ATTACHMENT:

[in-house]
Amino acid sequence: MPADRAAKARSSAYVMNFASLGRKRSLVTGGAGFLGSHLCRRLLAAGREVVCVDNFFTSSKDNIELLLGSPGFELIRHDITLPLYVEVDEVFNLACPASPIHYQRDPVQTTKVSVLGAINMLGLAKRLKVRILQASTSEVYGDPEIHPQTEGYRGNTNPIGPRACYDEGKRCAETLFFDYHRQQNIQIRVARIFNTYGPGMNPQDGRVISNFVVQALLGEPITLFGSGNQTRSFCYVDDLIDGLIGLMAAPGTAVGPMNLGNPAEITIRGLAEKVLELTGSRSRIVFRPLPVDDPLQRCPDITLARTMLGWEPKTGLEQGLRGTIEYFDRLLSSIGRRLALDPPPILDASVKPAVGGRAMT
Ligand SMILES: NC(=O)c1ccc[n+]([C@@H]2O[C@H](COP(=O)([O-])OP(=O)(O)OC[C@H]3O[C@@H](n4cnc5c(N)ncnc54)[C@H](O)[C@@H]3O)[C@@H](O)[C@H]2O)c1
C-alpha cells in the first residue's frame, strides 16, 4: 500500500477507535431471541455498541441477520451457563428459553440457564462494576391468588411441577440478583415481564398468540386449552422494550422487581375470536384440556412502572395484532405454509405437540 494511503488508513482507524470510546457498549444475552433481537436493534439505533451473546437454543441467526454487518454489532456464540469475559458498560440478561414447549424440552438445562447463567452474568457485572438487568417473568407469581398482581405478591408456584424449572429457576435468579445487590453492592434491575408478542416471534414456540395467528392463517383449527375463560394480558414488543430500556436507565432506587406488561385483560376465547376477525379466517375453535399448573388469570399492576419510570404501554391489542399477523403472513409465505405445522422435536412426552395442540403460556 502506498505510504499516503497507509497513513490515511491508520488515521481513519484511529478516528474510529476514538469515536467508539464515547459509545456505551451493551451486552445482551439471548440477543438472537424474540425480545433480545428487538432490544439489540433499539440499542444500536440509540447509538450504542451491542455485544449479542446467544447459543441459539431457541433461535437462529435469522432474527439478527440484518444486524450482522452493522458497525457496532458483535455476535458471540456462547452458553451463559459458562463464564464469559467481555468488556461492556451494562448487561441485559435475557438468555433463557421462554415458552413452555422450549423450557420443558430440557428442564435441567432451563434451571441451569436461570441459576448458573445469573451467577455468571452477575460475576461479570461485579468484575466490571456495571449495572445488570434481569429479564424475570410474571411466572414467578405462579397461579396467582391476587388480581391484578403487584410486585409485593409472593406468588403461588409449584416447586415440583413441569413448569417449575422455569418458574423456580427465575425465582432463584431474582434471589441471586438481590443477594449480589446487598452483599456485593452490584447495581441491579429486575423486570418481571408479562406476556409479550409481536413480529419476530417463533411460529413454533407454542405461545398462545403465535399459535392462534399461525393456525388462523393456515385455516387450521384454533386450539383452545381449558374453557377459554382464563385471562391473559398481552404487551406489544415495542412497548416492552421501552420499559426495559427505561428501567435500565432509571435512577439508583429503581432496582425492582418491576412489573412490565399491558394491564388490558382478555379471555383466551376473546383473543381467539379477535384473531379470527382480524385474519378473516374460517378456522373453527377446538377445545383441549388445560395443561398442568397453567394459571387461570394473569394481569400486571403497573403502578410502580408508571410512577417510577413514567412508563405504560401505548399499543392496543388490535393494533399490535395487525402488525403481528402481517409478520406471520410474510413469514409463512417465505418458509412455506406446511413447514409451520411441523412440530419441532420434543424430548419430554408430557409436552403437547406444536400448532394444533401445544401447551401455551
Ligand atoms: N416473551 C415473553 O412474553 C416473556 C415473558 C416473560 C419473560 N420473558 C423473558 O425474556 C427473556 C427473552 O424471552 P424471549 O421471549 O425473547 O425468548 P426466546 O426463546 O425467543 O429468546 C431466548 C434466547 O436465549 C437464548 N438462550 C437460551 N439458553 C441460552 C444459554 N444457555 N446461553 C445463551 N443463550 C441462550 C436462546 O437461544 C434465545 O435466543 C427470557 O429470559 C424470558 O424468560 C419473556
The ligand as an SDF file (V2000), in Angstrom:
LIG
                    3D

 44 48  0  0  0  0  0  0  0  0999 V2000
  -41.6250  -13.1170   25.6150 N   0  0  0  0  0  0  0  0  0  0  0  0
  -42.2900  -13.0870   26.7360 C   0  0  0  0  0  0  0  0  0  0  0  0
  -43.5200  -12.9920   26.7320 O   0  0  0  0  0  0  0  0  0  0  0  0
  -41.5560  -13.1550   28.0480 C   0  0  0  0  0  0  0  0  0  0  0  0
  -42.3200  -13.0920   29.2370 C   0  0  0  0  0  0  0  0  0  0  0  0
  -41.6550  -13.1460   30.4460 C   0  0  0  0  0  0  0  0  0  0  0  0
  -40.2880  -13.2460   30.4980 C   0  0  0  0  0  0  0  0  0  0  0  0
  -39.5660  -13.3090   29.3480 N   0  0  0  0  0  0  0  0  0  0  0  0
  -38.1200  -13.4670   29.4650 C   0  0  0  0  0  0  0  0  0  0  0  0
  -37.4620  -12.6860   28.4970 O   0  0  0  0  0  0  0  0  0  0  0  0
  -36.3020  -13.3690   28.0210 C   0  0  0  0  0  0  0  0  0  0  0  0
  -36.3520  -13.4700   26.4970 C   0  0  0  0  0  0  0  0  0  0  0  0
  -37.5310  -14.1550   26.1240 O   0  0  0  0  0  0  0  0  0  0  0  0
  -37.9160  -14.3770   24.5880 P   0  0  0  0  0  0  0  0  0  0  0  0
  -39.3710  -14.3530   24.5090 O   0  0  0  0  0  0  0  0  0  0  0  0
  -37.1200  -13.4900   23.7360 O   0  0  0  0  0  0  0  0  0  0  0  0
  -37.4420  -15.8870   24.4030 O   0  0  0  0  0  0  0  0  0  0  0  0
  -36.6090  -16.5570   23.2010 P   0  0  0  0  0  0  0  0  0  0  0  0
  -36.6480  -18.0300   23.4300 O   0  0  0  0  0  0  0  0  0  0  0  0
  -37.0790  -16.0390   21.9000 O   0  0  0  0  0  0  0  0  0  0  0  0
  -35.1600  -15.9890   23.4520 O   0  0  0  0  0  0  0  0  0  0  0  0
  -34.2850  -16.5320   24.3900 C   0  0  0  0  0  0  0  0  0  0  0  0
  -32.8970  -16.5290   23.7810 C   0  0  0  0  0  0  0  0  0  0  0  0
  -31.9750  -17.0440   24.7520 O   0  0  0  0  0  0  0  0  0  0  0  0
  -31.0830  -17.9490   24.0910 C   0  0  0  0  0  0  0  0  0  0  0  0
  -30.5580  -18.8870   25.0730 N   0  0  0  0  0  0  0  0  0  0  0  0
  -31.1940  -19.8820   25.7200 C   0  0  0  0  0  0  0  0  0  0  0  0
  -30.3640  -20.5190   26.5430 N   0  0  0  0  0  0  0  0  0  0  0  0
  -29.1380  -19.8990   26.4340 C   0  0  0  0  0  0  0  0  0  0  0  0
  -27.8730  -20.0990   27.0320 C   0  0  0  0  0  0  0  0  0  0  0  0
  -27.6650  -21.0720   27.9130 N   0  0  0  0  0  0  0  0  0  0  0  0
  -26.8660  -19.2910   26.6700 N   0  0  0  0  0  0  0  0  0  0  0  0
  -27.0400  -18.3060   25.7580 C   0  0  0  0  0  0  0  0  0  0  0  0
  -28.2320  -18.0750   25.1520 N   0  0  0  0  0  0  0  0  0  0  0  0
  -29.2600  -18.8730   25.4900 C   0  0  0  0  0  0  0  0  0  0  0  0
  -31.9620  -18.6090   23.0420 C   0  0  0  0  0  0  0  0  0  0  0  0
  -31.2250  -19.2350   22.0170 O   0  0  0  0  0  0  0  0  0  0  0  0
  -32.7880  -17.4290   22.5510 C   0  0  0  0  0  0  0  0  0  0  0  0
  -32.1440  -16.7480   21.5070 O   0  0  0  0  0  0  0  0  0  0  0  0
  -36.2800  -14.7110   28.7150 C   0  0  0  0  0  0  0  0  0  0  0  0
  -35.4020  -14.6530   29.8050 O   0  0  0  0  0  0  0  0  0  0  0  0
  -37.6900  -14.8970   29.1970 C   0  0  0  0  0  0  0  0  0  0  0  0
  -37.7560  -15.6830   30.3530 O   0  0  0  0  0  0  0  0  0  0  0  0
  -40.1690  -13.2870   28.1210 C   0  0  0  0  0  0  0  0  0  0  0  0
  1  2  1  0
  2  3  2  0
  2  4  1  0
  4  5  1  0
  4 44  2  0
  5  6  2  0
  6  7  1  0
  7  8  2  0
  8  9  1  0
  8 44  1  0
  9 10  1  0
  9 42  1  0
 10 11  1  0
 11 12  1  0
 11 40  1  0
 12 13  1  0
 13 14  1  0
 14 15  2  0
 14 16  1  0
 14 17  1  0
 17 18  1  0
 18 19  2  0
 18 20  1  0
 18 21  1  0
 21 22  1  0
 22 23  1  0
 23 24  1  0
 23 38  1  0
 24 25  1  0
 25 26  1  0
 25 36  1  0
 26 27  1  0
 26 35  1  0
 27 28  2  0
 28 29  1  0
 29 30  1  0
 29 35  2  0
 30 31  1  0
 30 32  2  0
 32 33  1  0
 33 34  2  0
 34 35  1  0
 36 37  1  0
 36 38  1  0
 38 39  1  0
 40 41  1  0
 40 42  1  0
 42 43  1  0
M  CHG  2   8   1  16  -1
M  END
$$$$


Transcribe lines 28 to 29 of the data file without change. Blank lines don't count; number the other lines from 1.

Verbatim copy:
  -36.6480  -18.0300   23.4300 O   0  0  0  0  0  0  0  0  0  0  0  0
  -37.0790  -16.0390   21.9000 O   0  0  0  0  0  0  0  0  0  0  0  0